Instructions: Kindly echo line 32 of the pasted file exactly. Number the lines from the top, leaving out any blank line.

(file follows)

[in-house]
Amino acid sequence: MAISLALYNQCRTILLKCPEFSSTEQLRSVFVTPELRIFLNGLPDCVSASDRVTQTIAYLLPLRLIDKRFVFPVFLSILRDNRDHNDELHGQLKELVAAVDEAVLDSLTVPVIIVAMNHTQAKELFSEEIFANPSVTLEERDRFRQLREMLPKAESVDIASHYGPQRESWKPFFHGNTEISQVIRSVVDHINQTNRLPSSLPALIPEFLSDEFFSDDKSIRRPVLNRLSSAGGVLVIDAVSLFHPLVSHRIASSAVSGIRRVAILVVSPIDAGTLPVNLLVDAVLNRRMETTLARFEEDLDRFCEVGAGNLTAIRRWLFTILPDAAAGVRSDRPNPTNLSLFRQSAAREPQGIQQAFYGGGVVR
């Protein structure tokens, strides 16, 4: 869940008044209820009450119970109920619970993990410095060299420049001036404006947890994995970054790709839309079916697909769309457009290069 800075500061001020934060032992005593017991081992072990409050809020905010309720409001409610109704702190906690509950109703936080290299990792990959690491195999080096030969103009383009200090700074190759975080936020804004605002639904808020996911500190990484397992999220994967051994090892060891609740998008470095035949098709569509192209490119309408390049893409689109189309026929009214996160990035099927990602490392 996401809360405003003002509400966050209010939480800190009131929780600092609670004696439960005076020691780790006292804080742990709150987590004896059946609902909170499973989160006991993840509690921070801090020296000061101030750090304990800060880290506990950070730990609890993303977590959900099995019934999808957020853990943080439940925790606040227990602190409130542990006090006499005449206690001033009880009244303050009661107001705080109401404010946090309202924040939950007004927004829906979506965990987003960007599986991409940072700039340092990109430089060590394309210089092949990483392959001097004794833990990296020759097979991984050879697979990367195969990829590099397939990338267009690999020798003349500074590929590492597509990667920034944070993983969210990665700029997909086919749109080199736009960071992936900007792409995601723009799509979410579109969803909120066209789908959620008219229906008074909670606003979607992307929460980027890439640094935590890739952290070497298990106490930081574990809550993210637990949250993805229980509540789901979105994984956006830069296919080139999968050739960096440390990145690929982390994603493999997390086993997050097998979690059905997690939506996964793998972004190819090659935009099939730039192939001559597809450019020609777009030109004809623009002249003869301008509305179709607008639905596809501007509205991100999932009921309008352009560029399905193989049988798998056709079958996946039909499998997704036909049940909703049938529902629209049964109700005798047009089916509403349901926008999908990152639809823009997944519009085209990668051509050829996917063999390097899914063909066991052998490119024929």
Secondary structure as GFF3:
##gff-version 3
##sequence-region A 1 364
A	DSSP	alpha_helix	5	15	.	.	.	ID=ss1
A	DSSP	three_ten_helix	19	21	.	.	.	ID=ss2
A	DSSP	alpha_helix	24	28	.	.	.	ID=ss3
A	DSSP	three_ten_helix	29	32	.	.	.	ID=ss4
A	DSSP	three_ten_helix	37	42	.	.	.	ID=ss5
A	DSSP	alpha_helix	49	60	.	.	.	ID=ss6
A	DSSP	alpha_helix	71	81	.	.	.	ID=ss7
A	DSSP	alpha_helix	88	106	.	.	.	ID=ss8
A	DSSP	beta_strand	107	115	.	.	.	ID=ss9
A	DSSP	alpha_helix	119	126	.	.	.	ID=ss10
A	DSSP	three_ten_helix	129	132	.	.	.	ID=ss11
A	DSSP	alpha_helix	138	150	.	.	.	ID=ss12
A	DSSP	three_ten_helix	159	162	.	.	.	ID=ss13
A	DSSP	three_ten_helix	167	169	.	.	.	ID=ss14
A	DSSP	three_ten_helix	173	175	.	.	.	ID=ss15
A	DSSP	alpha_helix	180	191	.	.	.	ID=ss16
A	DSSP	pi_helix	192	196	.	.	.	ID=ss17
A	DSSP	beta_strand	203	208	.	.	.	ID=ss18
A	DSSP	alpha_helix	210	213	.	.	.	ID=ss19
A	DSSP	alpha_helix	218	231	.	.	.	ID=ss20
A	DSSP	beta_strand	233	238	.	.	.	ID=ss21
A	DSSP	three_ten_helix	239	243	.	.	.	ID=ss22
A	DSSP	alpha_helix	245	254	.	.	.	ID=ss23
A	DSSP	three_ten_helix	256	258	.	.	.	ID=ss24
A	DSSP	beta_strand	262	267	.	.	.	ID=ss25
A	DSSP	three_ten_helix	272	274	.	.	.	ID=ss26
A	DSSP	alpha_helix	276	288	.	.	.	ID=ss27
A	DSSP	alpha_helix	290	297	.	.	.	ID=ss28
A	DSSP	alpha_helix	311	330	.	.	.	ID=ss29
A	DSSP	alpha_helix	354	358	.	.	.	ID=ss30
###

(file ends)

A	DSSP	three_ten_helix	272	274	.	.	.	ID=ss26